- Series
- Applied and Computational Mathematics Seminar
- Time
- Monday, February 10, 2020 - 13:55 for 1 hour (actually 50 minutes)
- Location
- Skiles 005
- Speaker
- Prof. Jingwei Hu – Purdue

Kinetic equations play an important role in multiscale modeling hierarchy. It serves as a basic building block that connects the microscopic particle models and macroscopic continuum models. Numerically approximating kinetic equations presents several difficulties: 1) high dimensionality (the equation is in phase space); 2) nonlinearity and stiffness of the collision/interaction terms; 3) positivity of the solution (the unknown is a probability density function); 4) consistency to the limiting fluid models; etc. I will start with a brief overview of the kinetic equations including the Boltzmann equation and the Fokker-Planck equation, and then discuss in particular our recent effort of constructing efficient and robust numerical methods for these equations, overcoming some of the aforementioned difficulties. This is joint work with Ruiwen Shu (University of Maryland).

- Series
- Applied and Computational Mathematics Seminar
- Time
- Monday, February 3, 2020 - 13:55 for 1 hour (actually 50 minutes)
- Location
- Skiles 005
- Speaker
- Prof. Yao Li – UMass Amherst

Consider a stochastic process (such as a stochastic differential equation) arising from applications. In practice, we are interested in many things like the invariant probability measure, the sensitivity of the invariant probability measure, and the speed of convergence to the invariant probability measure. Existing rigorous estimates of these problems usually cannot provide enough details. In this talk I will introduce a few data-driven computational methods that solve these problems for a class of stochastic dynamical systems, including but not limited to stochastic differential equations. All these methods are driven by the simulation data, and are less affected by the curse-of-dimensionality than traditional grid-based methods. I will demonstrate a few high (up to 100) dimensional examples in my talk.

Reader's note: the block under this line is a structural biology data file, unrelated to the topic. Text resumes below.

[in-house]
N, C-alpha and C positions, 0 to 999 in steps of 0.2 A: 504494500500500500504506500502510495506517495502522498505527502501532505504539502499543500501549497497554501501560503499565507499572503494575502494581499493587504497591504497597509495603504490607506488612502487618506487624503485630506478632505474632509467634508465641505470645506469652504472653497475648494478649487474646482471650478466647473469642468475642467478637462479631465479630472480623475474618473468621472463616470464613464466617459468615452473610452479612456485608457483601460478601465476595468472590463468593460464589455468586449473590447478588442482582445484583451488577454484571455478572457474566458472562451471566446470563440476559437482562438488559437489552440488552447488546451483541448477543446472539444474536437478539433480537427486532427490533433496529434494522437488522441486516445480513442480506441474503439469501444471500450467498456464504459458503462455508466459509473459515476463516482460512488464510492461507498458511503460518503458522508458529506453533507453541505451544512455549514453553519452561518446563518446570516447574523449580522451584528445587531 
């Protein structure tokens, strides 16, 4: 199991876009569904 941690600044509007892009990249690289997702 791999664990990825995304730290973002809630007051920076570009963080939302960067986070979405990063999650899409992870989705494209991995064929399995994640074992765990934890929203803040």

- Series
- Applied and Computational Mathematics Seminar
- Time
- Monday, November 18, 2019 - 13:55 for 1 hour (actually 50 minutes)
- Location
- Skiles 005
- Speaker
- Erna Begovic Kovac – GT Math

The talk is concerned with low multilinear rank approximations to antisymmetric tensors, that is, multivariate arrays for which the entries change sign when permuting pairs of indices. Such tensors play a major role in quantum chemistry. We show which ranks can be attained by an antisymmetric tensor and discuss the adaption of existing approximation algorithms to preserve antisymmetry, most notably a Jacobi-type algorithm. Particular attention is paid to the special case when choosing the rank equal to the order of the tensor. It is shown that this case can be addressed with an unstructured rank-1 approximation. This allows for the straightforward application of the higher-order power method, for which we discuss effective initialization strategies. This is a joint work with Daniel Kressner (EPFL).